China's Territorial Disputes

Updated on

One way to cement a claim to a disputed territory — and to anger others who think it's theirs — is to build on it. That's what China's been doing in the South China Sea, where it's constructed vast features including runways and facilities to house weapons. It's a sign of growing Chinese assertiveness under President Xi Jinping at a time when President Donald Trump is signaling a lesser role overseas for the U.S. That assertiveness has been felt from the Himalayas to Asia's seas, where China's territorial claims have long been a source of contention and, now and again, threaten to boil over.

The Situation

After tensions eased in the second half of 2017, a U.S. Navy vessel operating in the South China Sea near Scarborough Shoal — seized by China from the Philippines in 2012 — provoked an angry reaction in China in January, showing how disputes can quickly flare up. Xi listed as a key achievement of his first term the progress made building outposts in the South China Sea — a clear signal that he means to stand firm. China claims more than 80 percent of the waters and has stepped up its military presence as well as constructing artificial islands. Vietnam, the Philippines, Brunei, Malaysia and Taiwan claim parts of the same maritime area, a thriving fishing zone through which more than $5 trillion of trade passes each year. In a case brought by the Philippines, an international tribunal in The Hague ruled in 2016 that China's claims had no legal basis. China dismissed the ruling, saying the tribunal had no jurisdiction. As tensions eased in 2017, China agreed to discuss a code of conduct for the South China Sea, but it will be non-binding and won’t cover territorial claims. One thousand miles to the northeast, in the East China Sea, China is in dispute with Japan over century-old claims to a set of islands — called the Senkakus in Japan and the Diaoyus in China — that have been administered by Japan since 1972. The U.S., the longtime guarantor of freedom of navigation in Asia’s waters, has toned down its public criticism of China, with Trump — a harsh critic as a presidential candidate — even offering to mediate over the South China Sea barely a year after accusing China of disrespecting America by constructing artificial features there. China is also in dispute with India over territory along their Himalayan border — they went to war over it in 1962 and nearly came to blows in 2017.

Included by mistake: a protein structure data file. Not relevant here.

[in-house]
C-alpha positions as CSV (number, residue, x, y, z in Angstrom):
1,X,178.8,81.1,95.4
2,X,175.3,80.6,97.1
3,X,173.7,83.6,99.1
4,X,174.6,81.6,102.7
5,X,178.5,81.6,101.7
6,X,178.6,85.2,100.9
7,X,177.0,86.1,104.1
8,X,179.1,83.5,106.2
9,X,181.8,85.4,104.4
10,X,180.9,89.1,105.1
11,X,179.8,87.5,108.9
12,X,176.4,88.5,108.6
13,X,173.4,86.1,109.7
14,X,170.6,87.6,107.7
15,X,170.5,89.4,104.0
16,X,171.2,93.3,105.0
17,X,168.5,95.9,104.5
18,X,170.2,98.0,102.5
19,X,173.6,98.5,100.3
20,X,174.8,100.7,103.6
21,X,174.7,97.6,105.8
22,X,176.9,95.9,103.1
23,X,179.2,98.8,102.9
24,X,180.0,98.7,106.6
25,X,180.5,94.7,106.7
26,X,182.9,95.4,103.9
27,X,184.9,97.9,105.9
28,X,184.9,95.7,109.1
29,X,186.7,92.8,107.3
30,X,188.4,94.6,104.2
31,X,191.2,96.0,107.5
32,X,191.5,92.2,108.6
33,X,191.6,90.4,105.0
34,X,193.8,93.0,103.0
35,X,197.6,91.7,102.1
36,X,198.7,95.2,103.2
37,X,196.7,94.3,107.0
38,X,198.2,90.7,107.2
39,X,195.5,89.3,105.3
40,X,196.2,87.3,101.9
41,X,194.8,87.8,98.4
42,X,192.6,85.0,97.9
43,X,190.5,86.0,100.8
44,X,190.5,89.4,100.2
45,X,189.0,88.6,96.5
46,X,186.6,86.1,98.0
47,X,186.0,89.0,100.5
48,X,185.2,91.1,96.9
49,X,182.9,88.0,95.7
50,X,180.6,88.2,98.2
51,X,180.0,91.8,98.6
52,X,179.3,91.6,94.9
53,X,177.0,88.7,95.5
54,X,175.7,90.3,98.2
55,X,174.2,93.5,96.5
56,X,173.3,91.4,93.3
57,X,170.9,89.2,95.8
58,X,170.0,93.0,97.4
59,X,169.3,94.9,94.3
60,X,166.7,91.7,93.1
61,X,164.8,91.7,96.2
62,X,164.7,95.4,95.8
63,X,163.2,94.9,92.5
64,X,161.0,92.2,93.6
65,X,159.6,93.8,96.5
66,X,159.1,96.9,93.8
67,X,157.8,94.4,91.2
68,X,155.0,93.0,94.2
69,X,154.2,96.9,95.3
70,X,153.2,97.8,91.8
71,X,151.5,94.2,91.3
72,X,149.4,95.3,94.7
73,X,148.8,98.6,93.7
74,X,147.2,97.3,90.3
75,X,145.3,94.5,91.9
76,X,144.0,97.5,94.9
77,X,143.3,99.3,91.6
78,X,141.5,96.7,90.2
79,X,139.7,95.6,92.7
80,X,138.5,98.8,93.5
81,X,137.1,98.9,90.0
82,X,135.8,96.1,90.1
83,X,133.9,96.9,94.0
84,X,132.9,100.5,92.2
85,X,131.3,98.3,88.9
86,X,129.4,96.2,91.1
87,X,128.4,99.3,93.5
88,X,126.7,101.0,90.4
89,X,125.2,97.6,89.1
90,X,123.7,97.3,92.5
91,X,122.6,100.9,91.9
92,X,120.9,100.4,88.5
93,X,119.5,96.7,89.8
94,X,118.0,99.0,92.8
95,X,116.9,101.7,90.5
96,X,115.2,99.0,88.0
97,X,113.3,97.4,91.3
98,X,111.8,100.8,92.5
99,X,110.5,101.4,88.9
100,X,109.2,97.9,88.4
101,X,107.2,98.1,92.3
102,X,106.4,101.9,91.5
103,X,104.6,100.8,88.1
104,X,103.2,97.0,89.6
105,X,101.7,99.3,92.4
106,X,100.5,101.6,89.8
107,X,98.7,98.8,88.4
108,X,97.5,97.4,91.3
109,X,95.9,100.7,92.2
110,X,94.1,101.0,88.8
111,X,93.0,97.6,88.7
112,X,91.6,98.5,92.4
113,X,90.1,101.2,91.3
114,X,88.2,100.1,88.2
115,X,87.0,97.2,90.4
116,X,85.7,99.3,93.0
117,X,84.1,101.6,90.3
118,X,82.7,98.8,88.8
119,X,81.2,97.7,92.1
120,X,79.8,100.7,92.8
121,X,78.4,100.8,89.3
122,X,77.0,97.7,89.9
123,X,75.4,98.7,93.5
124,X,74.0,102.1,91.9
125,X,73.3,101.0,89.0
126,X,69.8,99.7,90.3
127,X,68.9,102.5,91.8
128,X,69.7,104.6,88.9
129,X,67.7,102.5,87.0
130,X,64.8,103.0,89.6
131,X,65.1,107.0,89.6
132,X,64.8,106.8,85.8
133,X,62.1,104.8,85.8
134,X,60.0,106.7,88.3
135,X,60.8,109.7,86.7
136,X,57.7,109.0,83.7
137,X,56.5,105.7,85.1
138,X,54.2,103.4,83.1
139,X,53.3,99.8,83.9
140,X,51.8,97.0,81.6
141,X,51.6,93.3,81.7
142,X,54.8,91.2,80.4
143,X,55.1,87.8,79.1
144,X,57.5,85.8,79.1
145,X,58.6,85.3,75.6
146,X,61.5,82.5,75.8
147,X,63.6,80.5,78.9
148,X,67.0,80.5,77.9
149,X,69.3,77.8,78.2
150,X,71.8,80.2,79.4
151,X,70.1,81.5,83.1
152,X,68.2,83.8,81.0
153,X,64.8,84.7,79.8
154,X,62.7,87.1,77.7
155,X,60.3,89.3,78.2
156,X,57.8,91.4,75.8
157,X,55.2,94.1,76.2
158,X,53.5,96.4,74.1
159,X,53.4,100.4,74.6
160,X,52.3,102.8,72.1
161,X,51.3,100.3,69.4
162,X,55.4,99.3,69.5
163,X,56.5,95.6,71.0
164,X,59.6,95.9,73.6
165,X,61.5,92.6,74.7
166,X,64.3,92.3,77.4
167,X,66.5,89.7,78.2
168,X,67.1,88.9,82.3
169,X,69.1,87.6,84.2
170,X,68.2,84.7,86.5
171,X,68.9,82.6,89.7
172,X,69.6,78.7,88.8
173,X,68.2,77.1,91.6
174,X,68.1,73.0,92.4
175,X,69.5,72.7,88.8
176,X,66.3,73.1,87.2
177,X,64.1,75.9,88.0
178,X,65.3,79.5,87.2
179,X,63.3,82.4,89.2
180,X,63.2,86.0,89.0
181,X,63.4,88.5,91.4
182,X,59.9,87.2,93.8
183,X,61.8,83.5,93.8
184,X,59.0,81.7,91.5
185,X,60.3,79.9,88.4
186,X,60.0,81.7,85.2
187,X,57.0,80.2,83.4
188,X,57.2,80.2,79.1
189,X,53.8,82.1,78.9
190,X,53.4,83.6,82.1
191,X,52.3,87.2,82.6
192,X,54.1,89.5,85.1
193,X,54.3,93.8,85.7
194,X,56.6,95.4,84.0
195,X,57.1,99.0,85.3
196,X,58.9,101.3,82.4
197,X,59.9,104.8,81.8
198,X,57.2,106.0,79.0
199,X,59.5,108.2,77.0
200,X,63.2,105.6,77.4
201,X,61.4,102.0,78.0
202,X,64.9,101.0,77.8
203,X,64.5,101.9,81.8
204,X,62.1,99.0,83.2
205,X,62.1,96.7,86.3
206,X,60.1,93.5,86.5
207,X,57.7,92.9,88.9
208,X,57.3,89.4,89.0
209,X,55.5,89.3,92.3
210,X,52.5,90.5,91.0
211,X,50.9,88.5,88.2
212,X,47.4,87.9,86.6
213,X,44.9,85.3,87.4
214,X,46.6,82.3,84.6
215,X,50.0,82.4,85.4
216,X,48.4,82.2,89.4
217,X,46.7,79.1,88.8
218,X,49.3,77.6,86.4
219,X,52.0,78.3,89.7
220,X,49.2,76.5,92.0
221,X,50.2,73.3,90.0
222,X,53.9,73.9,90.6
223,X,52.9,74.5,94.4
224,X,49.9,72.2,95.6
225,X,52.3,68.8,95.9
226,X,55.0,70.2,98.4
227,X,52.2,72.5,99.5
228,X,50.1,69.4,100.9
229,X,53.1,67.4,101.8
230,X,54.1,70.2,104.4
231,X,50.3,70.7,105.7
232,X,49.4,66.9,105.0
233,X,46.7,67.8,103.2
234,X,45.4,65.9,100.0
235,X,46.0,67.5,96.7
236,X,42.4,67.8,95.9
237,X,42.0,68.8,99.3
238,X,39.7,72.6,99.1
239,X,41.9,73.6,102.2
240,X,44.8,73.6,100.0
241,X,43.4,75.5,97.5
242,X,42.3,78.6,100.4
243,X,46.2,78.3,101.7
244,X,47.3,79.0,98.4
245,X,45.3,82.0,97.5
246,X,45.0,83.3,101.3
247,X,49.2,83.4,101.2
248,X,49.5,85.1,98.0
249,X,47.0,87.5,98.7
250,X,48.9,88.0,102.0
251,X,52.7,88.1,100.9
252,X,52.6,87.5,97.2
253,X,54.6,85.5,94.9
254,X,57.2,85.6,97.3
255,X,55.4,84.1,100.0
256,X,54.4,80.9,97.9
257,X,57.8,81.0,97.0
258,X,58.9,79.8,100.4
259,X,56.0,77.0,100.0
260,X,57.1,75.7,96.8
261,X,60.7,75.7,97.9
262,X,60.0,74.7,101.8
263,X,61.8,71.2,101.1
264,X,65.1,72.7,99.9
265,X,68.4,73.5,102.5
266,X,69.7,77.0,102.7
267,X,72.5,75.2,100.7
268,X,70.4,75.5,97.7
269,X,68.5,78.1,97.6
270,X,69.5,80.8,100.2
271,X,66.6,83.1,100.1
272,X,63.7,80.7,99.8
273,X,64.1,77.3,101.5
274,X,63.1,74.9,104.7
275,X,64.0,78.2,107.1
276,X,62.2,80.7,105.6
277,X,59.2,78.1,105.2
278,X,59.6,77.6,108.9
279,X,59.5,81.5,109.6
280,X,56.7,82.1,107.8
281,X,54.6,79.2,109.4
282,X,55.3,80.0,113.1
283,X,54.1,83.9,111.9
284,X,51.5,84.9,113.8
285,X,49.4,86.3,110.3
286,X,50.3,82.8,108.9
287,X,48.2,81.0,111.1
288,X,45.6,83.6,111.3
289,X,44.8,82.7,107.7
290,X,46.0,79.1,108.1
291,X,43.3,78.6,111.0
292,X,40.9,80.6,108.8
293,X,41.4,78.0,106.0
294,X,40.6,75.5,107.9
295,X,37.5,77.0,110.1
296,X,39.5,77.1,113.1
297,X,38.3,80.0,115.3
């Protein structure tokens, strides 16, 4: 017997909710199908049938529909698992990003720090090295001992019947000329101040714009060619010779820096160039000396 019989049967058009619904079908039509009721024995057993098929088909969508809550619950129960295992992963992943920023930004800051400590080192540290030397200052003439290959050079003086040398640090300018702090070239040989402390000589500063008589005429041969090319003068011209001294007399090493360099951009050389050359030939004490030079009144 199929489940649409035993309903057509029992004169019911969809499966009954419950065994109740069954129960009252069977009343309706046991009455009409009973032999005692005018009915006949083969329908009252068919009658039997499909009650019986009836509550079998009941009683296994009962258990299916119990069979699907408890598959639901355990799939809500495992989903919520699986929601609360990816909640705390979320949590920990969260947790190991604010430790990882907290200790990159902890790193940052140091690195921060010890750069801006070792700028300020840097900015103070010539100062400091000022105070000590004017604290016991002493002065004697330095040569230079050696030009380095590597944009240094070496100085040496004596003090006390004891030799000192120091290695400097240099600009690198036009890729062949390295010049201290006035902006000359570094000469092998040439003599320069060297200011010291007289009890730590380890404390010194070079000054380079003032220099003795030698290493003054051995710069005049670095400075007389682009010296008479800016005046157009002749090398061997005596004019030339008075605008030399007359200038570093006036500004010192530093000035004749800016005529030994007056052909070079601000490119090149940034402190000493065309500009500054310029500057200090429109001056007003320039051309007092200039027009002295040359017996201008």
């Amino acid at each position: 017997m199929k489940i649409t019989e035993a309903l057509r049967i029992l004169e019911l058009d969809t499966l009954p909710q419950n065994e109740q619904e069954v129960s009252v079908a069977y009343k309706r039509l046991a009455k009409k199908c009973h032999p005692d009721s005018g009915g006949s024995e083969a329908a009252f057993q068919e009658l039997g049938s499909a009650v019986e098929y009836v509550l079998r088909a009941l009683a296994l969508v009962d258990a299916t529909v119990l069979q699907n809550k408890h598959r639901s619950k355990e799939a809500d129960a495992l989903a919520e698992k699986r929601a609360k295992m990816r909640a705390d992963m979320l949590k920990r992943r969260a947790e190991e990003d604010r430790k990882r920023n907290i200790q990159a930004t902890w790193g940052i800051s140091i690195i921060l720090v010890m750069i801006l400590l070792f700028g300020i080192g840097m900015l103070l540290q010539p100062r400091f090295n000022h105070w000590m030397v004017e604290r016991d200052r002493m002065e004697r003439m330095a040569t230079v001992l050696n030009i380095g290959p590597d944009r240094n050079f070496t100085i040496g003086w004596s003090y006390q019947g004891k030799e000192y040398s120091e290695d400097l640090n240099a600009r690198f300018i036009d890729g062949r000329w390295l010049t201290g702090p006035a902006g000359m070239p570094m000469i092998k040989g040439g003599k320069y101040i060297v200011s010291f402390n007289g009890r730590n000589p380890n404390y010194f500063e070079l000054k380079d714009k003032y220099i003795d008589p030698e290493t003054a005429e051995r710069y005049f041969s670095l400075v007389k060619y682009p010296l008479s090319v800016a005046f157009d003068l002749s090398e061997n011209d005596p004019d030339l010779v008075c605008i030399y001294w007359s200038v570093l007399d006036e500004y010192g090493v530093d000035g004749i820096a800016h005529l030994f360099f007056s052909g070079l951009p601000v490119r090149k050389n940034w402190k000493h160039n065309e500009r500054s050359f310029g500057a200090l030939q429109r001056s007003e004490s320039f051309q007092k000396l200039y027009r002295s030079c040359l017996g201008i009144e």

The Background

History shows that China has tended to avoid inflaming its territorial disputes; Communist Party leaders have settled 17 of China’s 23 disputes since 1949, sometimes receiving less than 50 percent of the land at issue. But Xi’s foreign policy vision represents a shift from the “lay low” doctrine of late leader Deng Xiaoping, who urged China’s chiefs to “hide your brightness and bide your time.” Following that guidance in the late 1980s, China preferred to avoid getting enmeshed in international affairs. Now, Xi talks about a third era in China’s long recovery from its “century of humiliation” at the hands of colonial powers like Japan and the U.K. The country “stood up” under Mao Zedong and became rich under Deng, he said. Under Xi, it would become strong. 

Sources: Bloomberg, defense ministries of China, South Korea, Taiwan


The Argument

With China expanding its military (Xi has demanded a force “ready to win wars”), Japan starting to shed its postwar pacifism and energy resources at stake, some analysts see the East China Sea and South China Sea conflicts as threats to peace that summon comparisons to Europe before World War I and World War II. On the other hand, the countries involved have much to lose by fighting. China and Japan, the world’s second- and third-largest economies, had trade of about $300 billion in 2016, and China is Japan’s biggest trading partner. There is always a danger, though, of a miscalculation or mistake — two planes colliding in midair, for example — that could inflame longstanding enmity. 

Why China's Territorial Disputes Could Mean War



The Reference Shelf

  • A data visualization by Bloomberg of the territorial tensions in the South China Sea.
  • Another one on the arms buildup in Asia.
  • Decoding the South China Sea jargon.
  • A QuickTake Q&A on the China-India border dispute.
  • Analysis of China’s territorial disputes by M. Taylor Fravel of the Massachusetts Institute of Technology.
  • CIA Factbook list of territorial disputes worldwide.
  • The Japanese Foreign Ministry makes its case for sovereignty over the Senkaku/Diaoyu islands.

    First published Jan. 12, 2014

    To contact the writer of this QuickTake:
    David Tweed in Hong Kong at

    To contact the editor responsible for this QuickTake:
    Grant Clark at

    Before it's here, it's on the Bloomberg Terminal.